The California Department of Public Health today released updated COVID-19 guidance for K-12 schools. Like guidance released last week from the Centers for Disease Control and Prevention, the foundational principle of the CDPH guidance is that all students should have access to safe and full-time, in-person instruction at the start of the 2021–22 and that practices should be designed to minimize any missed days throughout the year. While the CDPH guidance adheres in most ways to the CDC’s, one major difference is apparent in the rules for masking.
Since physical distancing is not possible in many facilities, CDPH is requiring universal masking while indoors in all K-12 schools, noting that “masks are one of the most effective and simplest safety mitigation layers to prevent in-school transmission of COVID-19 infections and to support full-time in-person instruction.” Outdoor mask use is optional. CDPH expects that the mask mandate will help facilitate full-time, in-person instruction by encouraging parents wary of the health risks to send their children to school and by reducing the number of days lost to sickness. The state also mentioned that, in crafting the guidance, it strived for “simplicity” because a range of masking rules for different situations can create confusion and complicate enforcement.
Ben Chida, chief deputy cabinet secretary for Gov. Gavin Newsom, summarized the approach of the new guidance as “cutting through the noise.”
“We’re conforming to CDC, [which] has a menu of different things to do — we want to make it as easy as possible for California school administrators, staff, labor partners and others to understand the path in terms of having in-person instruction,” Chida said. “We think that easily implemented and effective measures like masking are a far better option than other, harder-to-implement options. In terms of the cultural and political disputes that arise, part of what we’re trying to do is absorb as much of the impact as possible at the state level so that it’s not a local fight.”
Dr. Naomi Bardach, the Safe Schools for All Team state lead, also emphasized the complications of differentiating between students who are vaccinated or not, and the social stigma that may come with that. “If there’s an allowance for differentiation between two classes of students in a school — masked and unmasked, vaccinated and unvaccinated — that’s going to be very hard,” Bardach said. “It’s hard to monitor, it’s hard to enforce, it’s hard to figure out who is and isn’t vaccinated — and it can become very detrimental if it becomes contentious, where some kids are masked and others aren’t and there is bullying or stigma.”
Changes to quarantine requirements
In a briefing prior to the release of the guidance, Dr. Bardach said schools can take advantage of a less-strict quarantine period for unvaccinated students if universal masking is in the school policy. According to the guidance, when both the exposed party and the infected person were wearing a mask in the indoor classroom setting, unvaccinated students — even those in who were in close contact with the infected person (more than 15 minutes over a 24-hour period within 0-6 feet indoors) — may undergo a modified 10-day quarantine and continue to attend school if they:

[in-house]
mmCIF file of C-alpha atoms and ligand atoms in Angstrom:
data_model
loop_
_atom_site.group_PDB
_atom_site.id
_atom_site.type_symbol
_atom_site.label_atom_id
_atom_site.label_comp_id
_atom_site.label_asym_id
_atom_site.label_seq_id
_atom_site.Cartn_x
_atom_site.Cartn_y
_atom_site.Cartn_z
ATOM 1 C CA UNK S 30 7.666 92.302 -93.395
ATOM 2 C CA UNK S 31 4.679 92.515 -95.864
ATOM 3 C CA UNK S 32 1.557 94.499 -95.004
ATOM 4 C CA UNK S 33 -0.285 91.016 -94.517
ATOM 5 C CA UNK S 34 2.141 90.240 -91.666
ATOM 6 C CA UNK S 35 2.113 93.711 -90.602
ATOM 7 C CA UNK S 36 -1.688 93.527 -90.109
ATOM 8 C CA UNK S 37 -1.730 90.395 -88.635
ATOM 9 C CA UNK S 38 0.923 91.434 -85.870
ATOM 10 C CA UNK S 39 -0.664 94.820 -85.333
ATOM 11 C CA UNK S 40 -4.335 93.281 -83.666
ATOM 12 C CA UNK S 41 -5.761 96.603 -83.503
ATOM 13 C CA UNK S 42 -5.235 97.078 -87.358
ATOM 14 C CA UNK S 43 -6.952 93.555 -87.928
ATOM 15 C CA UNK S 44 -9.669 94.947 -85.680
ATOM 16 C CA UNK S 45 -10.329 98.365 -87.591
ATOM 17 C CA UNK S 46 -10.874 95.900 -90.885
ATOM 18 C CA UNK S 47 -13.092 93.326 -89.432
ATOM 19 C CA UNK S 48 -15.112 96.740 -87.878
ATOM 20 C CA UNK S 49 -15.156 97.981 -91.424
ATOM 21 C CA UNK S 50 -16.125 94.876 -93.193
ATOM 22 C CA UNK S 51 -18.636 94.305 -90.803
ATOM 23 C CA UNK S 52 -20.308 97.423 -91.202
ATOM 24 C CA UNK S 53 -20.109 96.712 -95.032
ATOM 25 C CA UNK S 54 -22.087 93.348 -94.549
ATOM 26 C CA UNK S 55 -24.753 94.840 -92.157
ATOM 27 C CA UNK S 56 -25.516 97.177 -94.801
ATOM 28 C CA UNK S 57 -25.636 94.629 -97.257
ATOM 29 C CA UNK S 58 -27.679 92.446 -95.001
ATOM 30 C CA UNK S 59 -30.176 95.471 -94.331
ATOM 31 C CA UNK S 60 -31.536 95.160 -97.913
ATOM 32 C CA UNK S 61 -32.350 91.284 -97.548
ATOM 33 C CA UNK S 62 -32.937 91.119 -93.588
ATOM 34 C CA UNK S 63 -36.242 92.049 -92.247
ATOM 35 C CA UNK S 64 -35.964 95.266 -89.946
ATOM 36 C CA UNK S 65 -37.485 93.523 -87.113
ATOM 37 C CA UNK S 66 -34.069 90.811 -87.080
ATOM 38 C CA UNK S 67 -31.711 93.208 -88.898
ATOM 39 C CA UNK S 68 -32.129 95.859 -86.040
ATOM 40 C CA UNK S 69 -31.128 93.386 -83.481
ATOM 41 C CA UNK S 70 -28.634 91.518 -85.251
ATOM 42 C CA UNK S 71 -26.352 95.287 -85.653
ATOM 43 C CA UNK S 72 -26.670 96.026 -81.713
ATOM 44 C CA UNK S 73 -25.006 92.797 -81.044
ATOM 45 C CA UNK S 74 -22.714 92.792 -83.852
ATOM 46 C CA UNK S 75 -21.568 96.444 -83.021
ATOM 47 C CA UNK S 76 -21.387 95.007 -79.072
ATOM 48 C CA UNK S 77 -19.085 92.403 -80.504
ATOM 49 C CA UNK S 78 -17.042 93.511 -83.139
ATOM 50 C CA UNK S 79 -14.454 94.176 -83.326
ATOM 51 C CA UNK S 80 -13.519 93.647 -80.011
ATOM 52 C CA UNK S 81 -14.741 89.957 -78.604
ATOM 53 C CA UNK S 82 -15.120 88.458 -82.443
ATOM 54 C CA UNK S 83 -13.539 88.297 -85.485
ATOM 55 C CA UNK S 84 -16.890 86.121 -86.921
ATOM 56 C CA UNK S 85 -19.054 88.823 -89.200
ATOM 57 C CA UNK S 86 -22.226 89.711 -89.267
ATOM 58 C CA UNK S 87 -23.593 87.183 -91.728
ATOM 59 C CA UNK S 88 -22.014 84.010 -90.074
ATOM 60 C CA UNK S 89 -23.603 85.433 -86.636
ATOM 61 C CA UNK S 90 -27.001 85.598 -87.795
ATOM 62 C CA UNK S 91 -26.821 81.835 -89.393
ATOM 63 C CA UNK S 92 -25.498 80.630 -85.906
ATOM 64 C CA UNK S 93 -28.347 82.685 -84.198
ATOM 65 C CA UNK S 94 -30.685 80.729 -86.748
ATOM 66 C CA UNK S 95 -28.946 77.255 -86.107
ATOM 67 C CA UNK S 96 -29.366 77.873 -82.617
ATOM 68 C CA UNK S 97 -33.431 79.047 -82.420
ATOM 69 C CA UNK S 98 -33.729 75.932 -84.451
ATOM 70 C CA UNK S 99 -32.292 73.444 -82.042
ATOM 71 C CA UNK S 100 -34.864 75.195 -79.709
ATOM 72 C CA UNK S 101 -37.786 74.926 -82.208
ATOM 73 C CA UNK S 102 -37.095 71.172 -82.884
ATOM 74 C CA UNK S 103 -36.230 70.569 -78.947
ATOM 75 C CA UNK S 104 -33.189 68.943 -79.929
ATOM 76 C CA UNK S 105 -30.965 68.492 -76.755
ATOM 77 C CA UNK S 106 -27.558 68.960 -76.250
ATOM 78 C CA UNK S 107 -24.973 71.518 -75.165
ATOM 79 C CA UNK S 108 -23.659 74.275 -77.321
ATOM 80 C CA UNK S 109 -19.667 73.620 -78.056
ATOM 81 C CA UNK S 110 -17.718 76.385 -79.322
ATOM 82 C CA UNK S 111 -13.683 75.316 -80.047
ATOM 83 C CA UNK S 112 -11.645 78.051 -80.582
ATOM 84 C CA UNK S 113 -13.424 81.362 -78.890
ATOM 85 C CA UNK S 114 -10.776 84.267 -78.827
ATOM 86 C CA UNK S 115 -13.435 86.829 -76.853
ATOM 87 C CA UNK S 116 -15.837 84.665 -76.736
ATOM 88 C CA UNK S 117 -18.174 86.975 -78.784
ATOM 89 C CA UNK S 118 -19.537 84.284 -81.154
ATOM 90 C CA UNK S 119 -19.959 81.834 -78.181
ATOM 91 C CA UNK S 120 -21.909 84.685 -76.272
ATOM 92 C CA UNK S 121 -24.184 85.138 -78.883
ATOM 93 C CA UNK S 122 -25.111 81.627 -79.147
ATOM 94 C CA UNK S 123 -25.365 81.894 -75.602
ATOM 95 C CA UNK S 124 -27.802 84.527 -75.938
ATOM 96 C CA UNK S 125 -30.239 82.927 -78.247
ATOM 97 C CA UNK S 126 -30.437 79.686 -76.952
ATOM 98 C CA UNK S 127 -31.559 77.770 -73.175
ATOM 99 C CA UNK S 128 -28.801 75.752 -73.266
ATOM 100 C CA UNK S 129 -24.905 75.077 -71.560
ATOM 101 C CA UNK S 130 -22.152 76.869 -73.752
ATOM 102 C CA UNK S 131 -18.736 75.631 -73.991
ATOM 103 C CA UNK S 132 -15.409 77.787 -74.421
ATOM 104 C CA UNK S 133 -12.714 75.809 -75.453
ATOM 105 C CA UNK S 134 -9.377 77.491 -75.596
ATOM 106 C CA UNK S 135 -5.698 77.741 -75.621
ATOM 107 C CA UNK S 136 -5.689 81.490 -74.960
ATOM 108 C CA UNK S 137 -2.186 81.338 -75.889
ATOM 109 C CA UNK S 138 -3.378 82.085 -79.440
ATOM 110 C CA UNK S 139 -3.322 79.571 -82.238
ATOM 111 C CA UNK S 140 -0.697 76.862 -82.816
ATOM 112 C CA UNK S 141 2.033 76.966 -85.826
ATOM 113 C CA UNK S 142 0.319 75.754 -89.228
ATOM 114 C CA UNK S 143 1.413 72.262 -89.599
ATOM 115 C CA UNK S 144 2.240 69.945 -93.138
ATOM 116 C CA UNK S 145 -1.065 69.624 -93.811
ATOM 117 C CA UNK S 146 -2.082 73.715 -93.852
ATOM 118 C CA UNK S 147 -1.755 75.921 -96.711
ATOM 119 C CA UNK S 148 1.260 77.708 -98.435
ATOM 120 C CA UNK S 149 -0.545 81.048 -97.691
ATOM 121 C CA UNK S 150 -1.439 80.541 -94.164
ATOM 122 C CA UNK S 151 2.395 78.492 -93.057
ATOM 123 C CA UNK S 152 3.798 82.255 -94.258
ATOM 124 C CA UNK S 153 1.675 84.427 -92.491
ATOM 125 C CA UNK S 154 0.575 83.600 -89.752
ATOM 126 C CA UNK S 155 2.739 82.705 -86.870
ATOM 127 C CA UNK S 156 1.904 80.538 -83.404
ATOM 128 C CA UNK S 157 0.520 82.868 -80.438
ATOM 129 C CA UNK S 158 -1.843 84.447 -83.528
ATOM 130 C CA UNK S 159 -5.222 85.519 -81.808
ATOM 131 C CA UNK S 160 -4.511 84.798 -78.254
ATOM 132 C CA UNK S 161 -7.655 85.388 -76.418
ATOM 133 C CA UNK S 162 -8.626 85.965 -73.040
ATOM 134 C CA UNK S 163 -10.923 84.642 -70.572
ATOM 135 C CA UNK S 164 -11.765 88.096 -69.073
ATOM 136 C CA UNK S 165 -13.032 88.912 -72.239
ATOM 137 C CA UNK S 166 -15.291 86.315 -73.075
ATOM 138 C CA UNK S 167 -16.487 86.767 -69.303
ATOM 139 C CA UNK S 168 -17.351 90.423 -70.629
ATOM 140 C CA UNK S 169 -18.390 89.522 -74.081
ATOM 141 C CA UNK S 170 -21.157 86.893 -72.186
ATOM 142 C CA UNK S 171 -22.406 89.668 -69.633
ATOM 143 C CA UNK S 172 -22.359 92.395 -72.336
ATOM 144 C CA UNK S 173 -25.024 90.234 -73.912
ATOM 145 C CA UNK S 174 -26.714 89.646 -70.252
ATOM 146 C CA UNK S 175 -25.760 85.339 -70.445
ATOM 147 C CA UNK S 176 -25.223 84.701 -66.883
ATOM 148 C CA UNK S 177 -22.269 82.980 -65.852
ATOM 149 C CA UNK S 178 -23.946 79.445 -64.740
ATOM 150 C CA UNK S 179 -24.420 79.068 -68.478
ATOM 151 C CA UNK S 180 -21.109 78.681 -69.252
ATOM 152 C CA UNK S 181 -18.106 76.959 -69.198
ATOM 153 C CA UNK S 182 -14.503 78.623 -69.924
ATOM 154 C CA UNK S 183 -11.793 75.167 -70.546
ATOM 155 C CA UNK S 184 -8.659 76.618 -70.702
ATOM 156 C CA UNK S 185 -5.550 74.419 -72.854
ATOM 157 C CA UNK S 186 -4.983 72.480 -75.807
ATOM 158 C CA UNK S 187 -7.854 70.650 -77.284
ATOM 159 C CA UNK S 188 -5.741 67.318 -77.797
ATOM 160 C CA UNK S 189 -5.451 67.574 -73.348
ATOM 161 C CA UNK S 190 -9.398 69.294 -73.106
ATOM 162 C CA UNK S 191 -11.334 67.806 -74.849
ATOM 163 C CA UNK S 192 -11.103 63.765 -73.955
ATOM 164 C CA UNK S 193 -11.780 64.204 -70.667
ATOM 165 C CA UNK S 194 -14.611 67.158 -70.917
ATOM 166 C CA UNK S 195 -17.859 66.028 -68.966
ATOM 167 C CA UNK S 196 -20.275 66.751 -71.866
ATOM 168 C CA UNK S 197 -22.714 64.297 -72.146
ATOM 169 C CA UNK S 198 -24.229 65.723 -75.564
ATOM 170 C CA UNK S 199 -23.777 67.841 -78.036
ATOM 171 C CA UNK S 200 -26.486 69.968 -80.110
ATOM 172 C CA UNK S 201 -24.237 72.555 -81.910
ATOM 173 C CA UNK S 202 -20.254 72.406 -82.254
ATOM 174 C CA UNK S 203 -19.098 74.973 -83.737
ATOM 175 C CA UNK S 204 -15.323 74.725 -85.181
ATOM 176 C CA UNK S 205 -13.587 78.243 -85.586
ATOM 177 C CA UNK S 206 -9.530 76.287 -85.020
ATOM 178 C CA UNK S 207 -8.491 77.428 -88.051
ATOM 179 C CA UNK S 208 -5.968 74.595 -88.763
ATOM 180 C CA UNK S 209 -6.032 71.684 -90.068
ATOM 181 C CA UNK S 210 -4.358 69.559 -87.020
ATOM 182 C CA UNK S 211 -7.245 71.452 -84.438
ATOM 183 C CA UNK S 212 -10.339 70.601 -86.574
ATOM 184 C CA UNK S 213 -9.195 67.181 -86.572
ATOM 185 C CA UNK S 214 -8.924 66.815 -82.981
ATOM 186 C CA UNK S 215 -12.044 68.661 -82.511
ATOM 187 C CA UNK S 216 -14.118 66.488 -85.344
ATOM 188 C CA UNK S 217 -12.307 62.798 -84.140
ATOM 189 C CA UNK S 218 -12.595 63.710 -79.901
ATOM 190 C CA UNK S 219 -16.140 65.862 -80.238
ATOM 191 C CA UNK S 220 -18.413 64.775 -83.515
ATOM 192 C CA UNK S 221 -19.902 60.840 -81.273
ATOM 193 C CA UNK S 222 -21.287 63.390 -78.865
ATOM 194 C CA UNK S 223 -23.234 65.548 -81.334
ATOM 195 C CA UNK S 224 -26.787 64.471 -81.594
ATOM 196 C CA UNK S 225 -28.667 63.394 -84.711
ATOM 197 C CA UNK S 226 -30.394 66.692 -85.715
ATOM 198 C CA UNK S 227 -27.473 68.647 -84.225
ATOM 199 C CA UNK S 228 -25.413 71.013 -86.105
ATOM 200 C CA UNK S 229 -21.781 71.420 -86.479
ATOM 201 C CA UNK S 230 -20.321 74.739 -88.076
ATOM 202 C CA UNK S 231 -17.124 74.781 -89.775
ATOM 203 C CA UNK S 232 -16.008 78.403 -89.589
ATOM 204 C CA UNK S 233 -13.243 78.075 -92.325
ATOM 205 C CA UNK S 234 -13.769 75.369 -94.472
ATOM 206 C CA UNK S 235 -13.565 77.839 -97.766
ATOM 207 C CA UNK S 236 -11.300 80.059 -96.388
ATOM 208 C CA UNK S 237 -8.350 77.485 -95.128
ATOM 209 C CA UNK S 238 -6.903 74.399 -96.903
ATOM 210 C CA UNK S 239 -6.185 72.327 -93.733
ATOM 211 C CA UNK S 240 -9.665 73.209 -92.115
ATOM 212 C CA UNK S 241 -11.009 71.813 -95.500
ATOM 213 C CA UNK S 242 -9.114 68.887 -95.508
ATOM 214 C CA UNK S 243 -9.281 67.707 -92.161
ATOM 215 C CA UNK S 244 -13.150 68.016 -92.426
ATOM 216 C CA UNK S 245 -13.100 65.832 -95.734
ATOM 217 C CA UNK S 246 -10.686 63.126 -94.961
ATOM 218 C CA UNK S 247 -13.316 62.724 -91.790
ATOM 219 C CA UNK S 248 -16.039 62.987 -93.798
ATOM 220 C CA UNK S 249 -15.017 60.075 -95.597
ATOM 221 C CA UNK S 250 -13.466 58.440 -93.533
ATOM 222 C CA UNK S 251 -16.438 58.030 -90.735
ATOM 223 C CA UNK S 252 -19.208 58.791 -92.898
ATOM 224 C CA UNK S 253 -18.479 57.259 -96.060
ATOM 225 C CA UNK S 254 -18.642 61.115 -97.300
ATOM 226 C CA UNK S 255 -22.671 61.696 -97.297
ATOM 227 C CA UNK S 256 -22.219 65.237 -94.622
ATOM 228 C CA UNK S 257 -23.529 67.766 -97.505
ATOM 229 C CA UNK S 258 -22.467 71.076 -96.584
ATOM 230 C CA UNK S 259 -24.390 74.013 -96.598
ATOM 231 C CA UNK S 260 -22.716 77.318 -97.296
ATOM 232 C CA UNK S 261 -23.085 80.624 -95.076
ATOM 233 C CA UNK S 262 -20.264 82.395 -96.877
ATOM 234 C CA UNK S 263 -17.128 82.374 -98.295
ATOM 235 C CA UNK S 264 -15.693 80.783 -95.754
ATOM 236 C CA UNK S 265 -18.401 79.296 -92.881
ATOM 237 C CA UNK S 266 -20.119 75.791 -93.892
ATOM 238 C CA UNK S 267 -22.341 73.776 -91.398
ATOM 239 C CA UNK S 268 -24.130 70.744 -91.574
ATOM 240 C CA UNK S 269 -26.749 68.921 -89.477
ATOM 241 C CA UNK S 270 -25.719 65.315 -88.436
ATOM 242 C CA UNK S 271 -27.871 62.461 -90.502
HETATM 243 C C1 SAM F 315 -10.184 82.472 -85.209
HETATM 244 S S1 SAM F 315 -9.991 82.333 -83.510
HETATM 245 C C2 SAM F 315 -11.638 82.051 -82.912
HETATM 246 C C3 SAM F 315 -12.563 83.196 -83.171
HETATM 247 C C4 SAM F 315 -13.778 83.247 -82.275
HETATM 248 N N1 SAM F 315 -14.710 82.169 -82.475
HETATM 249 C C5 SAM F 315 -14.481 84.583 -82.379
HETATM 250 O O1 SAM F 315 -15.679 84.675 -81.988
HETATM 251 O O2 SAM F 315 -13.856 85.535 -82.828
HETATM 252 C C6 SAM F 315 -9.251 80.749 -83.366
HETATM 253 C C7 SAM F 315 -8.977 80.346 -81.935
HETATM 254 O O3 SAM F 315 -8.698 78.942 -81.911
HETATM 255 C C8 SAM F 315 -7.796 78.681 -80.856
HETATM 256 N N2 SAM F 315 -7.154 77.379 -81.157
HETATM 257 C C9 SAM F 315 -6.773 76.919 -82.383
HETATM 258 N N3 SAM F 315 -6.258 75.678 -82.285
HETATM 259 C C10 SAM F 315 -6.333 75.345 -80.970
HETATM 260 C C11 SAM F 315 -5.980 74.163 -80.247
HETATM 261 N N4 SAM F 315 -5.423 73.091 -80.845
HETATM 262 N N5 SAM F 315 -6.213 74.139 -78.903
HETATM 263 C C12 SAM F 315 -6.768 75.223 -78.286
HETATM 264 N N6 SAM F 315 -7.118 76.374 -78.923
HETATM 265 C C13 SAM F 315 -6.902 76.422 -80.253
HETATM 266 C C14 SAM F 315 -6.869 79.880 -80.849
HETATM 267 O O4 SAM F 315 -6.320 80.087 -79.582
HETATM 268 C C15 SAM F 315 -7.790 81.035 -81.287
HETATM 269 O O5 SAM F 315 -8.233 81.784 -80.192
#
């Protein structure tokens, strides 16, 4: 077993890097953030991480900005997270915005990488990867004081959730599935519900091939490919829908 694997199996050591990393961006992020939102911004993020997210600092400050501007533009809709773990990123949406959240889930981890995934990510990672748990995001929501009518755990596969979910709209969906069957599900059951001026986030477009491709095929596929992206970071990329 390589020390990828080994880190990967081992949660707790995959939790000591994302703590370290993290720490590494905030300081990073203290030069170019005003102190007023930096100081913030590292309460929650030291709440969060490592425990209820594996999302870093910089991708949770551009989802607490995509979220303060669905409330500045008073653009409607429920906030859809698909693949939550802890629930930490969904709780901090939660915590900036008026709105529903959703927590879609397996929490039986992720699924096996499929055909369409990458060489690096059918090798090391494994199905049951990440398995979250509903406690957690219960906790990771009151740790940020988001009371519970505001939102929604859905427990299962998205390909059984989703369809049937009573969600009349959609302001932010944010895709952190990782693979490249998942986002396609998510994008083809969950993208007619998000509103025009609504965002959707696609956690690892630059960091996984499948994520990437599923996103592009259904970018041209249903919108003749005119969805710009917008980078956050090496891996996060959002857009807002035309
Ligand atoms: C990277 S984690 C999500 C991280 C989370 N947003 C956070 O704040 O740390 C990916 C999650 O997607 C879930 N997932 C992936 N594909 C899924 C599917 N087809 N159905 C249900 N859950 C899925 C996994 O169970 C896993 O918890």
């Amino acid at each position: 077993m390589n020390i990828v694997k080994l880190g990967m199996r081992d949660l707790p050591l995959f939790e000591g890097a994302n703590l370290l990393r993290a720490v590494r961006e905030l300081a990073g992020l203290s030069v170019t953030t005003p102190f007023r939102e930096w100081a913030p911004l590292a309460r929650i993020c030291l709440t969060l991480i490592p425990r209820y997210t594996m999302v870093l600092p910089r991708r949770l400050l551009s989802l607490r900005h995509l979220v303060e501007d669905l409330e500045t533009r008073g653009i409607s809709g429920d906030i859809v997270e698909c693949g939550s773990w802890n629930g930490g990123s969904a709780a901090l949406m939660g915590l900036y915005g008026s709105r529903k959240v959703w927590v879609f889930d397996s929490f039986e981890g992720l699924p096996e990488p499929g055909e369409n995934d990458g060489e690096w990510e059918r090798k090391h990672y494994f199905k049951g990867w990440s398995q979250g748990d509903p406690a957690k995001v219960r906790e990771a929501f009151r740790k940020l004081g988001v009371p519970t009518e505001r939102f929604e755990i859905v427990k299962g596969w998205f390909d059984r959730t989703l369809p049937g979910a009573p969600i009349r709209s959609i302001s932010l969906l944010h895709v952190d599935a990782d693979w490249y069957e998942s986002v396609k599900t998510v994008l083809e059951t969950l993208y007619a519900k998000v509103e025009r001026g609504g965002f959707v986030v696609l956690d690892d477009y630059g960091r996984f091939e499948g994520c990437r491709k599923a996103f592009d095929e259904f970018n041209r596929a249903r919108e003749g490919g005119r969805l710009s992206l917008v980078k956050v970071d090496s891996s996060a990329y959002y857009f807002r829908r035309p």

- are asymptomatic;
- continue to appropriately mask, as required;
- undergo at least twice weekly testing during the 10-day quarantine; and
- continue to quarantine for all extracurricular activities at school, including sports, and activities within the community setting.
Quarantine recommendations for unvaccinated close contacts who were not wearing masks during an indoor exposure is still 14 days. However, those unvaccinated contacts that remain asymptomatic may discontinue self-quarantine under the following conditions:
- quarantine can end after 10 days from the last exposure without testing; OR
- quarantine can end after seven days if a negative test is received after day five from the date of the exposure.
The guidance also notes that asymptomatic close contacts must continue to self-monitor for symptoms through day 14 from last known exposure and follow all recommended mitigation strategies.
The guidance updates cleaning recommendations to indicate that once-a-day cleaning is “usually enough to sufficiently remove potential virus that may be on a surface.” If a facility has had a person with COVID-19 in it within the last 24 hours, the guidance recommends cleaning and disinfecting the spaces occupied by the person during that time.
The guidance continues to recommend that physical distance between people is maximized as much as possible while eating and that eating outdoors should be done as much as feasible. Frequently touched surfaces should be cleaned regularly, but “there is no need to limit food service approaches to single use items and packaged meals.”
Band, drama and youth sports
During the briefing, Dr. Bardach stated that CDPH will release a separate guidance on band, drama and youth sports. She did not give a date by when that guidance may be expected.